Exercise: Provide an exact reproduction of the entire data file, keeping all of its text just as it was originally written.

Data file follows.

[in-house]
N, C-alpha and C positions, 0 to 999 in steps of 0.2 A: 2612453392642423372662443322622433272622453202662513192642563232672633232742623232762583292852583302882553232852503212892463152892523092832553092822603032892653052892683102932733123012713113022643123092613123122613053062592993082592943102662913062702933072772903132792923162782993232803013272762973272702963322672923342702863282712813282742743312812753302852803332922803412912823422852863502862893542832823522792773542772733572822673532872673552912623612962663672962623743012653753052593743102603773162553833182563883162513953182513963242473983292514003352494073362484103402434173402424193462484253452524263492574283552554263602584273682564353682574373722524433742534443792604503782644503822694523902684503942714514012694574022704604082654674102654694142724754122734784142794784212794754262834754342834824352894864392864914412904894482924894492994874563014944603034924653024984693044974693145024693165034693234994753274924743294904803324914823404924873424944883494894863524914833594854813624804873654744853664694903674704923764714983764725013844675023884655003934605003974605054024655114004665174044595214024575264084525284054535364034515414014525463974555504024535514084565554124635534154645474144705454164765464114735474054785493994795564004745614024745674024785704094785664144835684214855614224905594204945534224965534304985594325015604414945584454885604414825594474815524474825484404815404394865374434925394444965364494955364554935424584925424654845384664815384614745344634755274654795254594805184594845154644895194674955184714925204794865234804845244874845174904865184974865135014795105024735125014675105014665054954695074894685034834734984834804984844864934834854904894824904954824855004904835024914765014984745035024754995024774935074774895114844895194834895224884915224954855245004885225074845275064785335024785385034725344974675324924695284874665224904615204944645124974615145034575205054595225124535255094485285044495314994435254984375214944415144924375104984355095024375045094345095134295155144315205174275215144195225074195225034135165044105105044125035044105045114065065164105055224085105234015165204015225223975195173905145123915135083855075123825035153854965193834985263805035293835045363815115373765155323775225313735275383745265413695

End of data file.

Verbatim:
[in-house]
N, C-alpha and C positions, 0 to 999 in steps of 0.2 A: 2612453392642423372662443322622433272622453202662513192642563232672633232742623232762583292852583302882553232852503212892463152892523092832553092822603032892653052892683102932733123012713113022643123092613123122613053062592993082592943102662913062702933072772903132792923162782993232803013272762973272702963322672923342702863282712813282742743312812753302852803332922803412912823422852863502862893542832823522792773542772733572822673532872673552912623612962663672962623743012653753052593743102603773162553833182563883162513953182513963242473983292514003352494073362484103402434173402424193462484253452524263492574283552554263602584273682564353682574373722524433742534443792604503782644503822694523902684503942714514012694574022704604082654674102654694142724754122734784142794784212794754262834754342834824352894864392864914412904894482924894492994874563014944603034924653024984693044974693145024693165034693234994753274924743294904803324914823404924873424944883494894863524914833594854813624804873654744853664694903674704923764714983764725013844675023884655003934605003974605054024655114004665174044595214024575264084525284054535364034515414014525463974555504024535514084565554124635534154645474144705454164765464114735474054785493994795564004745614024745674024785704094785664144835684214855614224905594204945534224965534304985594325015604414945584454885604414825594474815524474825484404815404394865374434925394444965364494955364554935424584925424654845384664815384614745344634755274654795254594805184594845154644895194674955184714925204794865234804845244874845174904865184974865135014795105024735125014675105014665054954695074894685034834734984834804984844864934834854904894824904954824855004904835024914765014984745035024754995024774935074774895114844895194834895224884915224954855245004885225074845275064785335024785385034725344974675324924695284874665224904615204944645124974615145034575205054595225124535255094485285044495314994435254984375214944415144924375104984355095024375045094345095134295155144315205174275215144195225074195225034135165044105105044125035044105045114065065164105055224085105234015165204015225223975195173905145123915135083855075123825035153854965193834985263805035293835045363815115373765155323775225313735275383745265413695